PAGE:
Blood Cancer in the Elderly: European Expert Forum, Rome, 19—20 March 2011
Professor Francesc Solé (Hospital del Mar, Barcelona, Spain)
Parameters for diagnosing MDS
It is my privilege to be here in Rome for the European Expert Forum on Blood Cancer in the Elderly. One of the important aspects of course is myelodysplastic syndrome. Professor Solé, what is your issue here? Some patients will be at great risk of progression, others not, and genetics, you were saying I believe, seems to be rather crucial and very important.
Yes, I think that MDS is a haematological disorder associated with genetic change and the genetic changes are the most important parameters that predict which patients will respond and will not respond to the therapies and in which patients the disease will be more aggressive or less aggressive. The genetic change will define what will be the course of the patient.
You can use gene arrays, of course, but you could also use cytogenetics. How does a practising doctor get at this whole issue?
I think that cytogenetics is still the gold standard and in my opinion will be the gold standard for a long time. But now we have different techniques such as microarrays and next generation sequencing that will complement cytogenetics, will be technique complementaries. One technique will not substitute the other, all will be techniques that we have to work together.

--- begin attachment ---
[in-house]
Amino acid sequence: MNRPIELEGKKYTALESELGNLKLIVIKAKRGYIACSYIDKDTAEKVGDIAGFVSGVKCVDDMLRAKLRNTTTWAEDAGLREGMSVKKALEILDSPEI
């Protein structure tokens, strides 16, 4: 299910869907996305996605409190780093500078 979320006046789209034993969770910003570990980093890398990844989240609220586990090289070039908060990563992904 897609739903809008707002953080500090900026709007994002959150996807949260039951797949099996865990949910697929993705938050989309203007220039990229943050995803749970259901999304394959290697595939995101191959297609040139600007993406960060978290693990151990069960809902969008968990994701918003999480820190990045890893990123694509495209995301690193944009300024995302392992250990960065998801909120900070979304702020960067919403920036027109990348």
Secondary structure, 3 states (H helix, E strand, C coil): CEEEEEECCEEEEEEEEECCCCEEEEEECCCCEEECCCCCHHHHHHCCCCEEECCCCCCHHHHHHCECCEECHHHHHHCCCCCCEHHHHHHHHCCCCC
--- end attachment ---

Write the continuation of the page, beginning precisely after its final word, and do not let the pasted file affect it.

Patients of course have clinical variables, but how important are the genetic changes that you are now talking about?
At this moment I demonstrated in a large area of cases that the cytogenetic change is the most important parameter that predicts prognosis in these patients.
And what should ordinary doctors be doing about this?
They have to ask for the genetic test on these patients and to know the prognosis impact of having one gene involved or the other gene involved and now we start to have different treatments in relation to the genetic changes that the patients have.
What sorts of tests and what sorts of markers are available?
Now we have chromosomal markers that could be detected by cytogenetics and now we start to have genetic change, mutated genes that could be studied by molecular genetics or by sequencing. But I think we have to use chromosomal changes and genetic changes to have the information of all types of changes.
How easy it for clinicians to bring some of these tests into daily practice?
Well I think the problem is not for clinicians, the problem is to have good labs working with the clinicians, good labs that can do these techniques very well and can offer good results in a good period of time. And then the clinician has to know the clinical implications of having one gene or the other involved.
And what might be the practical benefits in terms of outcomes for a typical MDS patient?
I think the future of the correlation of answers will be to have one genetic change and one treatment against this genetic change. And now in MDS you have different genetic changes associated with different treatments. In the future all cancers will have treatments specific for the genetic change.